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Tuesday, June 24, 2008

Don't Wanna Be Nick Burns...duh

Slashdot posted a brief snippet stating that graduates think IT jobs would be boring, so they don't want one.

The author asks if it is Bill Gates's fault because he made the industry look "nerdy." 

The line of jumping logic..."Surely with so many (especially young) people being 'web first' with not just their buying habits, but now in terms of what they do in their spare time, we'd expect more of them to want to get a career in it?"

http://news.slashdot.org/article.pl?sid=08/06/24/1526240&from=rss


The comments to the post are worth your time too.  There are statements like 'please stay out, that means more money for me' lines from the current IT Professionals.  Then there are the 'working in IT is boring, like wanting to be a part of the phone company in the 1960s...al you do is repair things' sentiments.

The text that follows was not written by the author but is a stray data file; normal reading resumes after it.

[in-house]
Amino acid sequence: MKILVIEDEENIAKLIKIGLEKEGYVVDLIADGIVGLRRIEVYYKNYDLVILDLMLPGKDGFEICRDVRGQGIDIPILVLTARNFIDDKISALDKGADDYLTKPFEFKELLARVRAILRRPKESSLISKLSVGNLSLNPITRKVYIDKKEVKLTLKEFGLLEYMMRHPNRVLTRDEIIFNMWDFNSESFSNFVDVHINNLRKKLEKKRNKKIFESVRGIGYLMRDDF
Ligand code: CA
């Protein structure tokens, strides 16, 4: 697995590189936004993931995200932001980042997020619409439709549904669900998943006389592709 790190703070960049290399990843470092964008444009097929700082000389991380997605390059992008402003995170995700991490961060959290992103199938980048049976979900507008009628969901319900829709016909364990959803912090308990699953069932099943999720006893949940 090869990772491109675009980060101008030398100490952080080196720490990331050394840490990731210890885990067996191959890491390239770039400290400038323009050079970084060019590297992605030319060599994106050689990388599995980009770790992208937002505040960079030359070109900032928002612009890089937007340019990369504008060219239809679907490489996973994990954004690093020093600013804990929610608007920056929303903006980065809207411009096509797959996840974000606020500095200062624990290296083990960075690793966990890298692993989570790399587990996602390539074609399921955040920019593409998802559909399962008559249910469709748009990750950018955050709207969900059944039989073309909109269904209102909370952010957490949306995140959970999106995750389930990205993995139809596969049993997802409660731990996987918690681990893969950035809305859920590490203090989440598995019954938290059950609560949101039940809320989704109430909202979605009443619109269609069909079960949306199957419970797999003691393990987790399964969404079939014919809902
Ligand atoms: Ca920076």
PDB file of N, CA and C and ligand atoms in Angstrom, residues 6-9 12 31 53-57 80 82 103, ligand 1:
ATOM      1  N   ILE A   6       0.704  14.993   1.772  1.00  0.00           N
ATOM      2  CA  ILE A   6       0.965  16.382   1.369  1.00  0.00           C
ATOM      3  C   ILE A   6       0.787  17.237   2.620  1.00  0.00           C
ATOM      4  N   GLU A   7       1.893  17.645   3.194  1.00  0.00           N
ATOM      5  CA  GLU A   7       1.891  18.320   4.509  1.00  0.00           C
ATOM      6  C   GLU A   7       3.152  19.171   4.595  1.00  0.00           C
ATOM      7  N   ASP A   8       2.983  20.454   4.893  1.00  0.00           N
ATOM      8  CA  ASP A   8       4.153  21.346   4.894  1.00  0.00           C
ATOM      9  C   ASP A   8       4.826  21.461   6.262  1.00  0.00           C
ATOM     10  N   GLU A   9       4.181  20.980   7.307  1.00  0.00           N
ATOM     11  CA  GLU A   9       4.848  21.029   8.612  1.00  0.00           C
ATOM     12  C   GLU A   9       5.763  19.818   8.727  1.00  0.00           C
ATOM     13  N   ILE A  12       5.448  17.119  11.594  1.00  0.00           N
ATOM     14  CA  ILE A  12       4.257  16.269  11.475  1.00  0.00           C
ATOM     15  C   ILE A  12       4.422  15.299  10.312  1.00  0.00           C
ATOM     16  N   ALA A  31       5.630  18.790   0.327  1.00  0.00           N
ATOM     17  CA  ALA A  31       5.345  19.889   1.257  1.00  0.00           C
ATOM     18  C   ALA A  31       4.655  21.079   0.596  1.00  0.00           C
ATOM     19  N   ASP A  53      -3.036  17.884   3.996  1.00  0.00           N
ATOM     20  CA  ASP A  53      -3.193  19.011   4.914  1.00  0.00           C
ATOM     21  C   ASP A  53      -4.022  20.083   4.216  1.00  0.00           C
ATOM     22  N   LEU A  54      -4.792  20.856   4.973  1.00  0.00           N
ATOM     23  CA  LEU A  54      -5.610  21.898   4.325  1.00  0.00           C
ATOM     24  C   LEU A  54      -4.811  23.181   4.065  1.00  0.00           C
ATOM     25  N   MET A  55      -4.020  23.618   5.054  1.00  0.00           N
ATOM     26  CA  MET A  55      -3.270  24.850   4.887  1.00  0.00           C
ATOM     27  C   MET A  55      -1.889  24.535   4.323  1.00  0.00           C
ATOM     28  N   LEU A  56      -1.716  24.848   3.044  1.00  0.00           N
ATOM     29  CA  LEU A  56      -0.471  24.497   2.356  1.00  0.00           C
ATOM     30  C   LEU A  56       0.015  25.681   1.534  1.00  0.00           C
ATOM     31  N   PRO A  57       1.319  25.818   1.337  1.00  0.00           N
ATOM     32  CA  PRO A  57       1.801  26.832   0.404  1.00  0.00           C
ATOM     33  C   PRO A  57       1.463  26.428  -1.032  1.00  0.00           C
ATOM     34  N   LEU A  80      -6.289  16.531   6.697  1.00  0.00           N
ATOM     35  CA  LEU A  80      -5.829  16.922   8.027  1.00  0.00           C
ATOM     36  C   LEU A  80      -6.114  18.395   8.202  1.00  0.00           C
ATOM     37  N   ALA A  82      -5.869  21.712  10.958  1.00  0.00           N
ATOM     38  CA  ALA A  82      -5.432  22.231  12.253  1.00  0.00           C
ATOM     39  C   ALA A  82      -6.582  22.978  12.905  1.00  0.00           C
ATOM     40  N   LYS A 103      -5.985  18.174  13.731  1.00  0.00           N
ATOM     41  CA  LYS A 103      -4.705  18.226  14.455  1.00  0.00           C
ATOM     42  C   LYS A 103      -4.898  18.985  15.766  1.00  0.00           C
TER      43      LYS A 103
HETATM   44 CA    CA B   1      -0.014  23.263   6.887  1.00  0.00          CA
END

I'll toss in my hat, based on conversations with my son, who at the age of 13 passed his A+ Certification exams. 

He wanted to know how to fix his own stuff, so he wouldn't have to rely on the "professionals" who might really screw things up.  He did not (and still doesn't) want to rely on the word and work of someone else when it comes to his ability to gather information, play games, or just network.  He didn't want to be "taken advantage of by someone looking for a pigeon."

The edublogoshpere echo chamber was on the - It's not about the technology, it's what it allows you to do - rant for several months.  I happen to think this is precisely the issue why recent grads don't want IT jobs.  They have found out that it is about repair and maintenance of machines.  That's not much fun.  People are looking for something more meaningful and transcendent in their lives.